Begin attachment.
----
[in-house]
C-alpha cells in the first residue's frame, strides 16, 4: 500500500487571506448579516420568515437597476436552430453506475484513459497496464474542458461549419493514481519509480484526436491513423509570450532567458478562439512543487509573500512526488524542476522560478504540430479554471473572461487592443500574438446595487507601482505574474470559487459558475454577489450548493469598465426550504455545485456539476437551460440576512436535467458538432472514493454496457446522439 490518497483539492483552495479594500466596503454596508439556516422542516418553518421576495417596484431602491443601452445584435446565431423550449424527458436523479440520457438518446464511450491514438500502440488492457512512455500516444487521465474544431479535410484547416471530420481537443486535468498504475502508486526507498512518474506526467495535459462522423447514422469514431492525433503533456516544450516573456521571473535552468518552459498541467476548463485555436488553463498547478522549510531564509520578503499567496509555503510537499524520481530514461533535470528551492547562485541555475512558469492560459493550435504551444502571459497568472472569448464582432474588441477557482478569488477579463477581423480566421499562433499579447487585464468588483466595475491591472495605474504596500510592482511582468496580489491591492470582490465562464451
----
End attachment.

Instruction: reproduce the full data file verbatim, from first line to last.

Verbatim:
[in-house]
C-alpha cells in the first residue's frame, strides 16, 4: 500500500487571506448579516420568515437597476436552430453506475484513459497496464474542458461549419493514481519509480484526436491513423509570450532567458478562439512543487509573500512526488524542476522560478504540430479554471473572461487592443500574438446595487507601482505574474470559487459558475454577489450548493469598465426550504455545485456539476437551460440576512436535467458538432472514493454496457446522439 490518497483539492483552495479594500466596503454596508439556516422542516418553518421576495417596484431602491443601452445584435446565431423550449424527458436523479440520457438518446464511450491514438500502440488492457512512455500516444487521465474544431479535410484547416471530420481537443486535468498504475502508486526507498512518474506526467495535459462522423447514422469514431492525433503533456516544450516573456521571473535552468518552459498541467476548463485555436488553463498547478522549510531564509520578503499567496509555503510537499524520481530514461533535470528551492547562485541555475512558469492560459493550435504551444502571459497568472472569448464582432474588441477557482478569488477579463477581423480566421499562433499579447487585464468588483466595475491591472495605474504596500510592482511582468496580489491591492470582490465562464451